Monday’s ruling likely won’t be the end of the prayer lawsuit. Even if it’s denied an en banc review, the ACLU and plaintiffs could appeal to the U.S. Supreme Court.

During oral arguments in January, attorneys for Rowan County primarily argued that a prayer giver’s identity doesn’t matter and that prayers before meetings are constitutional if they don’t “threaten damnation” or demonize others. In his majority opinion, Agee agreed with Rowan County on both points.

“The content of the commissioners’ prayers largely encompassed universal themes, such as giving thanks and requesting divine guidance in deliberations,” Agee wrote. “There is no prayer in the record asking those who may hear it to convert to the prayer-giver’s faith or belittling those who believe differently. And even if there were, it is the practice as a whole — not a few isolated incidents — which controls.”

The majority opinion sided with Rowan County on the identity argument because legislators — commissioners in this case — are the intended target.

“Not only are the legislators themselves the intended “congregation” for legislative prayer, but the practice carries special meaning to the thousands of state and local legislators who are citizen representatives,” Agee wrote.

He also said there’s no requirement in case law that shows legislative prayer practice needs to reflect multiple faiths.

“Absent proof the Board restricted the prayer opportunity among the commissioners as part of an effort to promote only Christianity, we must view its decision to rely on lawmaker-led prayer as constitutionally insignificant,” Agee wrote.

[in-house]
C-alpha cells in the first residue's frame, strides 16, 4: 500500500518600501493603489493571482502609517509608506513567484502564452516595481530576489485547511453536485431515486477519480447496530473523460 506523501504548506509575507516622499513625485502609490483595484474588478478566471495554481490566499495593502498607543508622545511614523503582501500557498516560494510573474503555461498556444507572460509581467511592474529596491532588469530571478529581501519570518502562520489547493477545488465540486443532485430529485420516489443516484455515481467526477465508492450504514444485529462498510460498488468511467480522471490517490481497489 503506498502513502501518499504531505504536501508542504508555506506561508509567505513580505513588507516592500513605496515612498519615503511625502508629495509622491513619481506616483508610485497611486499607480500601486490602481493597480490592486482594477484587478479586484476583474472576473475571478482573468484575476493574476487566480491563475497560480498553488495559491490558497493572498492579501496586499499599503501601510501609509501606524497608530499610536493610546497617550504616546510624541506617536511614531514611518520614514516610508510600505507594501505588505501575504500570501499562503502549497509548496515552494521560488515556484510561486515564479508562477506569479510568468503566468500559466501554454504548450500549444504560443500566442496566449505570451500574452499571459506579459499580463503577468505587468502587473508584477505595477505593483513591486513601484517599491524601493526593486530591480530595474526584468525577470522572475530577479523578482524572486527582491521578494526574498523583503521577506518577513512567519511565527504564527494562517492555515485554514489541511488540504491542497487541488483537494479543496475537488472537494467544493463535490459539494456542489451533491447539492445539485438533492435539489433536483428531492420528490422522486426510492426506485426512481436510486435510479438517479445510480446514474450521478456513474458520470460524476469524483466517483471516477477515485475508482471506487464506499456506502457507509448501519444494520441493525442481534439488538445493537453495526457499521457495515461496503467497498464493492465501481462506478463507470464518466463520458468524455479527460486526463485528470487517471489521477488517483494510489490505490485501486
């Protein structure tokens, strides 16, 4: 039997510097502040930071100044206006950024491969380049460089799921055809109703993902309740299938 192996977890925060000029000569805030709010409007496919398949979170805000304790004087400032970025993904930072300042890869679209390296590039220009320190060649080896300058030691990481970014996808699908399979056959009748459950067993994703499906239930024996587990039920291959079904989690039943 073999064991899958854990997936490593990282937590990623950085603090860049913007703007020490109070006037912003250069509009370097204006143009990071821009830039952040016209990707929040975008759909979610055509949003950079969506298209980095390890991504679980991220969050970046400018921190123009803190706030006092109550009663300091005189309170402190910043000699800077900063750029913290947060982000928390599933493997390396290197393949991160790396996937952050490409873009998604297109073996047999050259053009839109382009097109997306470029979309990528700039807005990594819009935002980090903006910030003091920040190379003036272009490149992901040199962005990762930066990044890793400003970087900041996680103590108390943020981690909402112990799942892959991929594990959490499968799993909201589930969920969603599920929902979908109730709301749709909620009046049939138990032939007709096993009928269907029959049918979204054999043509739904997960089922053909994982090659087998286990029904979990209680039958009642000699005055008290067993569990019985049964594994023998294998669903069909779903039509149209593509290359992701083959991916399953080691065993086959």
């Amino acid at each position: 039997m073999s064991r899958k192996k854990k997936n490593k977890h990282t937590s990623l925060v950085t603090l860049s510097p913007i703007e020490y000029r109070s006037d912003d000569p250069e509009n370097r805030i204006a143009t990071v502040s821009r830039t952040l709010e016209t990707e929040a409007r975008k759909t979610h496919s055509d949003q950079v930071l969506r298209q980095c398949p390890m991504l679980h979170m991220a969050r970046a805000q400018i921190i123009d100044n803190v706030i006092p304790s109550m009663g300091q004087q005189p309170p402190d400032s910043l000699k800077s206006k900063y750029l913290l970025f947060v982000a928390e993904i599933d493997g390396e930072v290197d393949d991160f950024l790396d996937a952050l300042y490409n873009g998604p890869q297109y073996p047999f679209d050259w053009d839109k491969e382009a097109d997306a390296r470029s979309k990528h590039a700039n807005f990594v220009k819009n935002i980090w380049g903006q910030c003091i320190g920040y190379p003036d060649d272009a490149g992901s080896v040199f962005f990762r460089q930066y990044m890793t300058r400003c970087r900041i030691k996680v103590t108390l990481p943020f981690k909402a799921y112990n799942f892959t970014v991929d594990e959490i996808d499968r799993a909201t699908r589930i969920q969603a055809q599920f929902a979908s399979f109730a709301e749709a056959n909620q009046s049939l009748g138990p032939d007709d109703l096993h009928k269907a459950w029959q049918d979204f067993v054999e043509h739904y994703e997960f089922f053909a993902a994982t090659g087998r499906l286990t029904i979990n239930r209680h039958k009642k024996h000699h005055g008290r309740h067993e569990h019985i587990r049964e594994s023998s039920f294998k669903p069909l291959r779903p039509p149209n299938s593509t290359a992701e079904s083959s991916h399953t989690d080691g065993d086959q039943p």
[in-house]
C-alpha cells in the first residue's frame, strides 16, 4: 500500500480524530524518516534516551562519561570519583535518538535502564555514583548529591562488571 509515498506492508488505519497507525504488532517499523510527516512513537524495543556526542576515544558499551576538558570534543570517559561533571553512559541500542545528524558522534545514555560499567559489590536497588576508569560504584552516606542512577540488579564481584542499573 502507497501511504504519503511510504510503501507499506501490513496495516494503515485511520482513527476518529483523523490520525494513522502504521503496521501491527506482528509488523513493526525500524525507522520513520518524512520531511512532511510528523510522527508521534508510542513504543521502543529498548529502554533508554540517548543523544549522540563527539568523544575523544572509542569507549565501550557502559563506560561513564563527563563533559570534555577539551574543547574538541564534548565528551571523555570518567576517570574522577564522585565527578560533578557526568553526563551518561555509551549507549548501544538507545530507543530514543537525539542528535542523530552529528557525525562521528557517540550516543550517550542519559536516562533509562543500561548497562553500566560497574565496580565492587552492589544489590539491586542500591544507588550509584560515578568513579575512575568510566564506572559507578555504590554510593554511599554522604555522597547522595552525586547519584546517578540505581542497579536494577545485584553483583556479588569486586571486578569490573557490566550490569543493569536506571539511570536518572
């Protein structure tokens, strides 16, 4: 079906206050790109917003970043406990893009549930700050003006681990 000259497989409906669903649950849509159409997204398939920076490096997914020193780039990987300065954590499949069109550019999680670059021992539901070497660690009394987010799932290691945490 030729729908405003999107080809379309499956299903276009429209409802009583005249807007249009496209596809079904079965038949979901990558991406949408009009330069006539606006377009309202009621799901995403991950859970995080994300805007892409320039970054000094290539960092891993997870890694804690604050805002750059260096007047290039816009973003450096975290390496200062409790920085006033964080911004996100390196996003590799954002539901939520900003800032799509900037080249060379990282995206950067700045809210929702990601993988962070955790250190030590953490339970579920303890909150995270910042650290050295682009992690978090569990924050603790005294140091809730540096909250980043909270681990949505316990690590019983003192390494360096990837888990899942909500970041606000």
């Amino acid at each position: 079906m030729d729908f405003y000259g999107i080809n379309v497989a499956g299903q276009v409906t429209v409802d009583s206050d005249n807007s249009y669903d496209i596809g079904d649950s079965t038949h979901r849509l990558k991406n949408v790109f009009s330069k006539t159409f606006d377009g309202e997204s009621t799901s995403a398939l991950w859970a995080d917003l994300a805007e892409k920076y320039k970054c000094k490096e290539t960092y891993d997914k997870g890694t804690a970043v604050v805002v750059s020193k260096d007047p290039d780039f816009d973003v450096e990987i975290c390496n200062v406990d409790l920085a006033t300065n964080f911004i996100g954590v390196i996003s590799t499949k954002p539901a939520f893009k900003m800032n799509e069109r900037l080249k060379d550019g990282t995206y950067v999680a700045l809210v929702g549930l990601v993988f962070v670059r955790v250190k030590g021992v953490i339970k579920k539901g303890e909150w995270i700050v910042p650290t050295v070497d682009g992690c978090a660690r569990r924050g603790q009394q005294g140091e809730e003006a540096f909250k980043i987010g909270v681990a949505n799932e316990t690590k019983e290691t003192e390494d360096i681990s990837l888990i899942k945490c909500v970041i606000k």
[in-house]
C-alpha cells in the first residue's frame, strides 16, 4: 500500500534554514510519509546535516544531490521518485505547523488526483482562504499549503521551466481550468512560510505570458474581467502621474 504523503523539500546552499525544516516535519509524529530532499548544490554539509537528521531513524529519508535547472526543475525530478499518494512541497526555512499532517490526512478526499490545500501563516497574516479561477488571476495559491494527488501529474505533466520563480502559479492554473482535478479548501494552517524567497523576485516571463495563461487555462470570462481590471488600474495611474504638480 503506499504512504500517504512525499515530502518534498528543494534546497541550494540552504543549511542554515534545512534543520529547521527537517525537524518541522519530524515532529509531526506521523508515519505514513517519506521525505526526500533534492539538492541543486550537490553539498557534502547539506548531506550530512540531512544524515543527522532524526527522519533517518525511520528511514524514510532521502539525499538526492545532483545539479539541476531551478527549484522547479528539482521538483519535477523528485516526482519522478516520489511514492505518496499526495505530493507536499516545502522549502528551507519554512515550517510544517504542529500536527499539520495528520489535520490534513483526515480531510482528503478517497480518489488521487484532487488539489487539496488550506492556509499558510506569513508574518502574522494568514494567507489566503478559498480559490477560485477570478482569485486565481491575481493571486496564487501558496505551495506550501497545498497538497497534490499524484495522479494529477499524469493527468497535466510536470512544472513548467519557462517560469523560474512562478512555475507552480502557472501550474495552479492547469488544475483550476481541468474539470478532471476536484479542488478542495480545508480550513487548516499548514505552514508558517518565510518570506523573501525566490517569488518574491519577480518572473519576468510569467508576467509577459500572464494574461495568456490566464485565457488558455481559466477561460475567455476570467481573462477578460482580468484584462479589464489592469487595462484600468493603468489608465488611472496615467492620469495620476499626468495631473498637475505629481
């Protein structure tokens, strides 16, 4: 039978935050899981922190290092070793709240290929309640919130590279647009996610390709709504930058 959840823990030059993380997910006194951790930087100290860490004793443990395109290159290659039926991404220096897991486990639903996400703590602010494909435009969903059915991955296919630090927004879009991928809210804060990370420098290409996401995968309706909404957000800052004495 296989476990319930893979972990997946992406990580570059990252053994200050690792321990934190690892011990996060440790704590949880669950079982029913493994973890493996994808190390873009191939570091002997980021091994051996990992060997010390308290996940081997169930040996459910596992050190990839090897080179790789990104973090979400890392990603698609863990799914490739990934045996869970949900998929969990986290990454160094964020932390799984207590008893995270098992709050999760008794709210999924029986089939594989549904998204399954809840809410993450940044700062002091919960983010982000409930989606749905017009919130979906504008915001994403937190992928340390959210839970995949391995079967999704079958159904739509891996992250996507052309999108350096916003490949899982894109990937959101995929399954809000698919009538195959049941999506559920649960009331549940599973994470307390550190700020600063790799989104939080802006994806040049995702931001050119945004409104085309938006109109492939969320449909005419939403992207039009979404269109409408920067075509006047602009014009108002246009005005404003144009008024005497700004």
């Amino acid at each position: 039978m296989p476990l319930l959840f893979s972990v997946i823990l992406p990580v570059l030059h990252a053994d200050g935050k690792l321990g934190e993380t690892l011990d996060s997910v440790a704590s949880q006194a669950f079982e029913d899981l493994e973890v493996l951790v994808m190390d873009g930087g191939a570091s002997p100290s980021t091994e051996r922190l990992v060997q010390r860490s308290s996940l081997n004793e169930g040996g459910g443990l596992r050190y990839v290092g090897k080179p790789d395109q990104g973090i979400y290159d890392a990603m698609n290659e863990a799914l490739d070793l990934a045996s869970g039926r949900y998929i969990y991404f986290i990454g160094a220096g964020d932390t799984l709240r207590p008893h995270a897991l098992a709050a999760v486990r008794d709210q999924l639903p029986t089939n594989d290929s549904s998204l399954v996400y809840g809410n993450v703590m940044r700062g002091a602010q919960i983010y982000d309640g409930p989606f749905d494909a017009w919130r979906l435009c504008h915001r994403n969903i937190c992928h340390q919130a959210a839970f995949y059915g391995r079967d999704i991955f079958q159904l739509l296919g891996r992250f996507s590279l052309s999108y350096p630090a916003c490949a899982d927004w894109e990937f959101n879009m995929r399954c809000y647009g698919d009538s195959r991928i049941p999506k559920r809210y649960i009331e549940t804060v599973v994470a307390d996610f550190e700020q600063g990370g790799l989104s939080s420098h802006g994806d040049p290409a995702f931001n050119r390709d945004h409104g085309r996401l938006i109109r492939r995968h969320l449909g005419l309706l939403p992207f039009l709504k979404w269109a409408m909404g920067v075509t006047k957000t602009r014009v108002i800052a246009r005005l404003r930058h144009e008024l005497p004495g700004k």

The dissenting opinion, however, offered a starkly different view. Wilkinson said prayers offered a message of exclusion and a potential for religious division. He said Rowan’s case is a conceptual world apart from Greece vs. Galloway, a case referenced repeatedly in Monday’s ruling and throughout the suit.

“No one disputes that localities enjoy considerable latitude in opening their meetings with invocations and prayers,” Wilkinson wrote. “But the legislative prayer practice here pushes every envelope.”

He implied that the majority treated Rowan’s case as more simple than it really is. He also said that judges cannot discern which prayers are primarily for the benefit of legislators or commissioners and which ones are aimed at attendees.

He also took issue with the fact that prayers offered by commissioners are entirely Christian. He said entirely christian prayers are one step closer to a “de facto religious litmus test for public office.”

“While a small group of legislators can diversify their appointment of prayer-givers at will, it may be more difficult to expect voters to elect representatives of minority religious faiths,” Wilkinson wrote. “Failure to pray in the name of the prevailing faith risks becoming a campaign issue or a tacit political debit, which in turn deters those of minority faiths from seeking office.”

Commissioner candidates have discussed the prayer lawsuit as a campaign issue.

Near the end of his dissent, Wilkinson says, “Americans are encouraged to practice and celebrate religion, but it shouldn’t be established through the state.”

Contact reporter Josh Bergeron at 704-797-4246.